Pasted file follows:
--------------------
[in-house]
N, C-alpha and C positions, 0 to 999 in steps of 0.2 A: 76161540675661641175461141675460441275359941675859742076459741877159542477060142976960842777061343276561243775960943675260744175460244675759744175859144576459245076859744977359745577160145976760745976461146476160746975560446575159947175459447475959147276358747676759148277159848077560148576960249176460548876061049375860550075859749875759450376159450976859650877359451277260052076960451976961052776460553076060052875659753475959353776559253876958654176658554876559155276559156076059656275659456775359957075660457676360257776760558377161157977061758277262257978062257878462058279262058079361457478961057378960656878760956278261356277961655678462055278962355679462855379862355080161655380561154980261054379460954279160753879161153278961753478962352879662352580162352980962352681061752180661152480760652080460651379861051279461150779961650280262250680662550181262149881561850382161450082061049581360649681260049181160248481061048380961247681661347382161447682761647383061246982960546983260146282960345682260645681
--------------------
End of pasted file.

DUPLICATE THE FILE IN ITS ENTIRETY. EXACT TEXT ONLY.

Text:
[in-house]
N, C-alpha and C positions, 0 to 999 in steps of 0.2 A: 76161540675661641175461141675460441275359941675859742076459741877159542477060142976960842777061343276561243775960943675260744175460244675759744175859144576459245076859744977359745577160145976760745976461146476160746975560446575159947175459447475959147276358747676759148277159848077560148576960249176460548876061049375860550075859749875759450376159450976859650877359451277260052076960451976961052776460553076060052875659753475959353776559253876958654176658554876559155276559156076059656275659456775359957075660457676360257776760558377161157977061758277262257978062257878462058279262058079361457478961057378960656878760956278261356277961655678462055278962355679462855379862355080161655380561154980261054379460954279160753879161153278961753478962352879662352580162352980962352681061752180661152480760652080460651379861051279461150779961650280262250680662550181262149881561850382161450082061049581360649681260049181160248481061048380961247681661347382161447682761647383061246982960546983260146282960345682260645681